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Children of the Apocalypse by Skyla Dawn Cameron

Passion. Vengeance. Redemption. Sacrifice. Destiny.

From the author of the award winning novel “River” and internet cult hit “Catharsis” comes a serialized novel about the end of the world and the lives of those destined to stop it. Three girls are thrust together by their shared abilities and the roles they are to play in the nearing apocalypse. They are guided only by the mysterious . . .

A partial series, with no recent updates.  Recommended by A. M. Harte and 1 other member.
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overall 10 votes: rating onrating onrating onrating onrating half
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No Man An Island by G.S. Williams

Boy meets girl. Fights demons. Faces the devil to save the world. Your basic love story.

Eight friends gather for a reunion vacation, but go missing after a hurricane strikes along their plane’s flight path. While friends and family mourn their loss when the crashed plane is found, the impossible happens: they appear in public claiming to have been in a cave in the mountains. Missing for months, they have no memory of the interval. What . . .

A complete novel.  Recommended by Fiona Gregory and 2 other members.
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Sam at the End of the World by Michael Cooper

Sam is my kind of reluctant hero. He is overweight, self-absorbed, and teetering on the edge of suicide after loneliness and fear have worn him down. Sam feels Life’s whip more keenly than most people. A cynical slob with no delusions of grandeur, he wonders ‘why me’ at every step. As a bewildered non-combatant he is spared, by . . .

A complete novel.  Recommended by Fiona Gregory.
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overall 10 votes: rating onrating onrating onrating onrating half
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The Sick Land by Jon Hills

The blog of Alex Case, a researcher at a remote station on the outskirts of The Sick Land. The Sick Land is different to the rest of the world. Machinery breaks down, living creatures change. People can’t survive there for long. Not as they are. The Sick Land is a cosmic horror story. . . .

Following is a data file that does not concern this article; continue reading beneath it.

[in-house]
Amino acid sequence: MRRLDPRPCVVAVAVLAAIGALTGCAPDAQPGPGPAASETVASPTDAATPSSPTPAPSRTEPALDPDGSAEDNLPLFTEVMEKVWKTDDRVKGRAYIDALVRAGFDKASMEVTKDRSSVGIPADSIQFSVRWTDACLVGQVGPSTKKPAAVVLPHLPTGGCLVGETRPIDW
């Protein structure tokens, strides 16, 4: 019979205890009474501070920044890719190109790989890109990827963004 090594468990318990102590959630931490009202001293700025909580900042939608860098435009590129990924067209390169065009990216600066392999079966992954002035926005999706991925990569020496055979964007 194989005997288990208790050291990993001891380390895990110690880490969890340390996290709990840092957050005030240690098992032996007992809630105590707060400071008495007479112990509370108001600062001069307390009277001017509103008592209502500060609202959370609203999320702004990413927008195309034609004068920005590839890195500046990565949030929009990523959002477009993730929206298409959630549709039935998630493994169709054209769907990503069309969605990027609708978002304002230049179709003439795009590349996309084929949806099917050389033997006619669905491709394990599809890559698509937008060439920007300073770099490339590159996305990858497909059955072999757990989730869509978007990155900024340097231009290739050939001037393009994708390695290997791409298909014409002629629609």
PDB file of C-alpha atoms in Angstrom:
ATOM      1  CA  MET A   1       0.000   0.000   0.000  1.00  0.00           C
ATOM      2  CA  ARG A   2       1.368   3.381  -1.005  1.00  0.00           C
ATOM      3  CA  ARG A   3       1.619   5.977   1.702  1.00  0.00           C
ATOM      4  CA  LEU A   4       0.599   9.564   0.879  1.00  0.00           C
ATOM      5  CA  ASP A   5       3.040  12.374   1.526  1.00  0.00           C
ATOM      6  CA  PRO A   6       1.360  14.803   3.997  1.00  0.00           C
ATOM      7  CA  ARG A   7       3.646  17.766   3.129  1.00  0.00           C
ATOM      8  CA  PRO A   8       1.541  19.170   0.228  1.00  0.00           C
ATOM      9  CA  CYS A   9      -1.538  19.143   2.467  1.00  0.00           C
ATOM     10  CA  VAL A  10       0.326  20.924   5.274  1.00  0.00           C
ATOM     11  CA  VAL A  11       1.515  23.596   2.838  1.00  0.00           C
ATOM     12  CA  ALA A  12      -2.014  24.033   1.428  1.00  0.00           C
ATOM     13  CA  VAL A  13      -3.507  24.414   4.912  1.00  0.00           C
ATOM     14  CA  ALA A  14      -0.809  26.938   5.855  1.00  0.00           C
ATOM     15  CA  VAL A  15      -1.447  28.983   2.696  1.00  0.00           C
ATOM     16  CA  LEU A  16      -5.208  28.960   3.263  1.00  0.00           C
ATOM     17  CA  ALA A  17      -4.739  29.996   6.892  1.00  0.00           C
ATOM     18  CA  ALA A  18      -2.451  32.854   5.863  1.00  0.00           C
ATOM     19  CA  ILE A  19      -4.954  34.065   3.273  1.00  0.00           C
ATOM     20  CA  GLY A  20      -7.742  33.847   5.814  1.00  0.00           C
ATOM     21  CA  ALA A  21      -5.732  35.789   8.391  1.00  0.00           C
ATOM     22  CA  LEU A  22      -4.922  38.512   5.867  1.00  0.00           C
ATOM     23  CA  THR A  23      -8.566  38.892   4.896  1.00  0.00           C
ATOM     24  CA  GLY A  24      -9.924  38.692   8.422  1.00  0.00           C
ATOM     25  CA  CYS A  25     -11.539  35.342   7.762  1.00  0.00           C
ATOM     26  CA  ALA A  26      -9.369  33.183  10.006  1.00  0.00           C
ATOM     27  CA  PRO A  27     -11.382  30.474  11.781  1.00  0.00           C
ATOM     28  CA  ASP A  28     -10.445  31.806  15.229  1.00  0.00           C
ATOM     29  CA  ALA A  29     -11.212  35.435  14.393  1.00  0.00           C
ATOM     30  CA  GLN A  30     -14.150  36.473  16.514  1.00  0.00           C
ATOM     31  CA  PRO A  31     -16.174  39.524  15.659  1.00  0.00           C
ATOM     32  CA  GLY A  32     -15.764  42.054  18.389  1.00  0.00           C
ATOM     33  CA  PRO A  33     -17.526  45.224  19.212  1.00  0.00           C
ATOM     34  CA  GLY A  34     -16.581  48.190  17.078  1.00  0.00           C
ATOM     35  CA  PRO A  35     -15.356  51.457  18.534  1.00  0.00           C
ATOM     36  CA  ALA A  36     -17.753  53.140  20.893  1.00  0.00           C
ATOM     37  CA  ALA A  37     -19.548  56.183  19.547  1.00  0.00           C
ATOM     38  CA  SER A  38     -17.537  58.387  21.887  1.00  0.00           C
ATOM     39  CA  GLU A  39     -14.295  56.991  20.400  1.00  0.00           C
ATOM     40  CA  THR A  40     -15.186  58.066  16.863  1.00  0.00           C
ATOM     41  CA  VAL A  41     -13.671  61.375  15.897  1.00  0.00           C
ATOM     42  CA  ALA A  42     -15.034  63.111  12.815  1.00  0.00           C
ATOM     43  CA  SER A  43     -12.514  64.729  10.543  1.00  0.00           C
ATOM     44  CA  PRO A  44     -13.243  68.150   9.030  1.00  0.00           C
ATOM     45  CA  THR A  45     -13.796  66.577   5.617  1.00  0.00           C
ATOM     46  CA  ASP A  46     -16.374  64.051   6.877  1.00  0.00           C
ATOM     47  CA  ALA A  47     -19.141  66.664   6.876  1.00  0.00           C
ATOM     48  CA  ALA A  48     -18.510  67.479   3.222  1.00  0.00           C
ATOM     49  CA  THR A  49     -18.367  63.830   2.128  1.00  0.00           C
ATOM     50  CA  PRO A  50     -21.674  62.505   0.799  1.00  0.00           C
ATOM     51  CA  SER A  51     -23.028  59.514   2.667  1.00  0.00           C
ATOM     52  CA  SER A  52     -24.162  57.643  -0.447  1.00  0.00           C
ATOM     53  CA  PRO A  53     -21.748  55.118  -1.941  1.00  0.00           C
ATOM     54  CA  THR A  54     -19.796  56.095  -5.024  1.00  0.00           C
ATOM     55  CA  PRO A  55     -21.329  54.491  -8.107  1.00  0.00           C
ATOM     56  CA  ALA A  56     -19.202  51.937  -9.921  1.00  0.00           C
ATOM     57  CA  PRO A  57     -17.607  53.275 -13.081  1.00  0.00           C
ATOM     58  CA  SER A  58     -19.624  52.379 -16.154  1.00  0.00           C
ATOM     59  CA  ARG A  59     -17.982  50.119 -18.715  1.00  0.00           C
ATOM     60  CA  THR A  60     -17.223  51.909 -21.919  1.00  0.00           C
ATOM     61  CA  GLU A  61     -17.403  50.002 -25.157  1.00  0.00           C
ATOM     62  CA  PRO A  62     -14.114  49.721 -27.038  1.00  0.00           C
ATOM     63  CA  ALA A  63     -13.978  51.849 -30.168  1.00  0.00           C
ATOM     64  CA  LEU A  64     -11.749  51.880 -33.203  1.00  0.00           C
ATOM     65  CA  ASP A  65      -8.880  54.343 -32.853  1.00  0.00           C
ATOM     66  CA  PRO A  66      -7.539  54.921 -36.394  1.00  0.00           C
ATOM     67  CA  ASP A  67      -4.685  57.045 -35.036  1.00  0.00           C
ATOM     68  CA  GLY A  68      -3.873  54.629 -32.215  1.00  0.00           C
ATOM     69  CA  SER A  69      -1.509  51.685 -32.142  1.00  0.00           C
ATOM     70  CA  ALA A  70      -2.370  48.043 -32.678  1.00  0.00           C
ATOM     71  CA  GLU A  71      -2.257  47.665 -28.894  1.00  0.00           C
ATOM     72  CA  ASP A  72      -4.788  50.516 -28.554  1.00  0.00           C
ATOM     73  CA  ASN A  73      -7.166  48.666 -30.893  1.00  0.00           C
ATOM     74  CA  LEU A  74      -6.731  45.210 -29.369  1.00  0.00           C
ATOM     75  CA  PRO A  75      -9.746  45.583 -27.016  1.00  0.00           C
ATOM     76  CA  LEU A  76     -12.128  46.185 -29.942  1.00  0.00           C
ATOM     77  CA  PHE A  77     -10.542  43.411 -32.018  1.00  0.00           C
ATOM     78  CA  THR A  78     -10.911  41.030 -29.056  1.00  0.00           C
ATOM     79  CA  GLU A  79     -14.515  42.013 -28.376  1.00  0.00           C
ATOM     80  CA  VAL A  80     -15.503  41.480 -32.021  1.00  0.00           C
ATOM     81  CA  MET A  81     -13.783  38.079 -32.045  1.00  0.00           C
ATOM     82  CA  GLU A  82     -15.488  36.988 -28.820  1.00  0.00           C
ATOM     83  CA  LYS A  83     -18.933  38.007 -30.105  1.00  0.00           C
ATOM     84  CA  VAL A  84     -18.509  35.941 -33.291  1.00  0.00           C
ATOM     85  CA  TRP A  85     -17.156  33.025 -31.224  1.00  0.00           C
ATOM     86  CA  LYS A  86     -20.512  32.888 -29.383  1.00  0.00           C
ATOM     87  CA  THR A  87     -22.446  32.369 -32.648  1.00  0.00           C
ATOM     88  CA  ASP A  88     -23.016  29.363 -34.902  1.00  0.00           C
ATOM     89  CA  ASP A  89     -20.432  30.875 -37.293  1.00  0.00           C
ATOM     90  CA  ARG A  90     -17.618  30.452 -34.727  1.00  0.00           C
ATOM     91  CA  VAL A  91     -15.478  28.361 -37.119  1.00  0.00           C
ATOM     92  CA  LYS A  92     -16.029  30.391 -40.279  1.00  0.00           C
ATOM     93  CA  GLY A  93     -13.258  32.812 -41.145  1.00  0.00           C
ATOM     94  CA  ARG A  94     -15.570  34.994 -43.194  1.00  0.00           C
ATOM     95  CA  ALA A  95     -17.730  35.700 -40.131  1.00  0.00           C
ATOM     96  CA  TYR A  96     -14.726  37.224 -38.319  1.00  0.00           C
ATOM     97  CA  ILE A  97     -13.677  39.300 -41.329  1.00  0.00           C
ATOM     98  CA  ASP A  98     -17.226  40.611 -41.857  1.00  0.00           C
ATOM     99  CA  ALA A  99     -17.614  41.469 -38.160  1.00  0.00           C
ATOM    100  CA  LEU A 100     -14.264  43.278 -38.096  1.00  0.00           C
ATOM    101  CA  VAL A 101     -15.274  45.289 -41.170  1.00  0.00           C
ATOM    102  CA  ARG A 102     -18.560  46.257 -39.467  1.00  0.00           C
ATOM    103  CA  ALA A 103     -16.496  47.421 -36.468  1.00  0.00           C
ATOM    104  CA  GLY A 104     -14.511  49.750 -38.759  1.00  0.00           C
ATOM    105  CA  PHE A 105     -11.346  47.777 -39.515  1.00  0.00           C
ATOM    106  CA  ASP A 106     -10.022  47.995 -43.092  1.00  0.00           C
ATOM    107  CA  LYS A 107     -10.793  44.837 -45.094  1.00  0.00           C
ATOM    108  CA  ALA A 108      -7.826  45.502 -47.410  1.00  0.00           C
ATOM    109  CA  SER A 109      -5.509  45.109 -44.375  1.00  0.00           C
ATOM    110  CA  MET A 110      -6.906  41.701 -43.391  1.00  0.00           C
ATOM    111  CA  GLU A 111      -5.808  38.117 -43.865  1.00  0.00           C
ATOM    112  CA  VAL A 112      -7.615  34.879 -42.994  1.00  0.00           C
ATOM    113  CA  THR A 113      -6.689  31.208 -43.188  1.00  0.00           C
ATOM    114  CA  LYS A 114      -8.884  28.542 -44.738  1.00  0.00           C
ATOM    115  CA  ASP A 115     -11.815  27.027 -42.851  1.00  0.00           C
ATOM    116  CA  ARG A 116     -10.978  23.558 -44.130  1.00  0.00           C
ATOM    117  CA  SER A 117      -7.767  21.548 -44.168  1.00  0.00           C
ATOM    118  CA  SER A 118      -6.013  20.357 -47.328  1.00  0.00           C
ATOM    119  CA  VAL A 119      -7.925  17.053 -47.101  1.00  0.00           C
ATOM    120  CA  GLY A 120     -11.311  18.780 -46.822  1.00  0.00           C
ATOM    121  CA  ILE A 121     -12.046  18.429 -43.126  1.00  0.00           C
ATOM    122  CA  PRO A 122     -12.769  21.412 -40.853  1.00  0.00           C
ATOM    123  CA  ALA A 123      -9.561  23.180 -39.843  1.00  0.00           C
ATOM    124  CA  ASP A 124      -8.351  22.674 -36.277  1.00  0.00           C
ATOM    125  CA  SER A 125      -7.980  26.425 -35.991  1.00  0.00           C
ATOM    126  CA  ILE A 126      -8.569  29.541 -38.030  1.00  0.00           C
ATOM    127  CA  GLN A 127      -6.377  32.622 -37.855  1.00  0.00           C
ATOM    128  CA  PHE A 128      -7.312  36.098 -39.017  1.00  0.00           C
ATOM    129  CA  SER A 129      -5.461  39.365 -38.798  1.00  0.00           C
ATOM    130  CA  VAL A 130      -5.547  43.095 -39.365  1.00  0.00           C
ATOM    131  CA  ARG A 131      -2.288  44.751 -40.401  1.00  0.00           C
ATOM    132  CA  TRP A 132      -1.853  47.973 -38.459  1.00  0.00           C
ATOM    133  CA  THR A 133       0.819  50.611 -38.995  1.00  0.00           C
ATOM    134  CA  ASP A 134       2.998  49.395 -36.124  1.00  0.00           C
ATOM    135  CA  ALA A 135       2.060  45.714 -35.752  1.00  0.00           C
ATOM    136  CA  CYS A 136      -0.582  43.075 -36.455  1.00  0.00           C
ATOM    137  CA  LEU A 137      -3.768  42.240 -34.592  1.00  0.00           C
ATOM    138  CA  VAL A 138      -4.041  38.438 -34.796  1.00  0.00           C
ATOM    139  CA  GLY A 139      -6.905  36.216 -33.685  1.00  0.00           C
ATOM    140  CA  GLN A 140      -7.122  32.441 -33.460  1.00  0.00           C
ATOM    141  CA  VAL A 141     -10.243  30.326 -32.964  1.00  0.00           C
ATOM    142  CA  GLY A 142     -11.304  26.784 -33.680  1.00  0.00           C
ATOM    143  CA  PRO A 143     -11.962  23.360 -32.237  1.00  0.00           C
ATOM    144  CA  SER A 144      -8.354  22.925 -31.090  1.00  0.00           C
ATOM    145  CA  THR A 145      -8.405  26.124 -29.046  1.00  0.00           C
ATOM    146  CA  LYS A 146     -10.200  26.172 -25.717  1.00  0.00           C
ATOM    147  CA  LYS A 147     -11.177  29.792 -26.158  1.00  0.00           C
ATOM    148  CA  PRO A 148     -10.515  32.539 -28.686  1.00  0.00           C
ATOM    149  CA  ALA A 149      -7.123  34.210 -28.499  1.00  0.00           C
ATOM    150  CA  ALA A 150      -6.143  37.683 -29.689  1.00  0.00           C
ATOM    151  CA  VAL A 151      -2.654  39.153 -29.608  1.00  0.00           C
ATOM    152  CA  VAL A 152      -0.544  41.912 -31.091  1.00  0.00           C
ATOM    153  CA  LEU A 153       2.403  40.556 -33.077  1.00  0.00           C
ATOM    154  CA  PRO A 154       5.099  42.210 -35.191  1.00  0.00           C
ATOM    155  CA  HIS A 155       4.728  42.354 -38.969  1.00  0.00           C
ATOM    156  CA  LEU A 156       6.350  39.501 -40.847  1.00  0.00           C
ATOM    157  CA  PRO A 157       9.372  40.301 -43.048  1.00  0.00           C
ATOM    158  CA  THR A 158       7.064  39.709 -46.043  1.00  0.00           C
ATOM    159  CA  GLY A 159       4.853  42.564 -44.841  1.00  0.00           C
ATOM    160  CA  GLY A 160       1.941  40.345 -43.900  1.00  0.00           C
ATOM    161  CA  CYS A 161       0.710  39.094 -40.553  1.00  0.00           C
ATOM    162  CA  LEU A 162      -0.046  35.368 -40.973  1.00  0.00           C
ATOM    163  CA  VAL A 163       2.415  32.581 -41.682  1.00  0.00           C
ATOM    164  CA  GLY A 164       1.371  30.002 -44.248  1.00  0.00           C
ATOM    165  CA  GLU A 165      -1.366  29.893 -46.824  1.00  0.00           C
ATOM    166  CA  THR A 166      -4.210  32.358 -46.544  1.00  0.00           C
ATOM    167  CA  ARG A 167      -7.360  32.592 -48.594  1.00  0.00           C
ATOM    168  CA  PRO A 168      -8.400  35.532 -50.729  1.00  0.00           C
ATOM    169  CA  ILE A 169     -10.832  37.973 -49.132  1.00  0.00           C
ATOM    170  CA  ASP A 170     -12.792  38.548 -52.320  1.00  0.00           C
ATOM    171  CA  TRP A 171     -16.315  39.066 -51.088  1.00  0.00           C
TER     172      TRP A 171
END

A complete blogfic.  Recommended by David Demchuk.
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Bad Influences by Emma Pooka

Bad Influences concerns the devastating spread of a fatal pandemic flu virus. The story is set exactly thirteen years from now – the posts and comments will go up in real time, on the same dates and at the same moments that the characters will post them in 2026. The story is told simultaneously from the viewpoint of four major . . .

A complete blogfic.  Recommended by Fiona Gregory.
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overall 17 votes: rating onrating onrating onrating onrating off
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The Apocalypse Blog by Melanie Edmonds

A real-time blog of the end of the world.

Faith’s world has ended. Broken, poisoned, and increasingly infested with the shambling dead, it isn’t much like the world she used to know. She made it through an apocalypse with a handful of strangers, but what does she do next? This is her story, told in real-time as she tries to keep a journal of her group’s journey, searching . . .

A complete blogfic.
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Random Editorial Review

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BAD INFLUENCES

Subtle, clever, thoughtful, and surprising

By Fiona Gregory, editor

Feb 27, 2013: This is a true blogfic, not a first person narrative thinly disguised as a blog. The experience is more like watching a play than reading a novel. The stage is set by the four blogger’s pages, giving us an impression of each character before a word is read. Mei, the artist, has put up one of her beautiful watercolours of rooftops seen from her university dorm in Beijing. Jack, cartoonist, gamer, and American farmboy, has a comic with zombies eating cauliflowers. English-Iranian Ash, nurse and aspiring permaculturalist, is [more . . .]

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Random Member Review

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DON'T FEED THE DARK

Solid, exciting zombie story.

By Deadpansmirk, author of Desert Steel

Jan 18, 2016: Disclaimer: This review is part of a review swap. As always, I did my best to stay impartial.

Don’t Feed The Dark is a zombie story. And it’s a darn good one. The opening chapter is riveting and engaging. The characters introduced are interesting and fleshed out, meaning when all hell breaks loose, and it sure does, you already care about who lives and who dies. Which brings me to what I would consider Don’t Feed the Dark’s greatest strength: it’s [more . . .]

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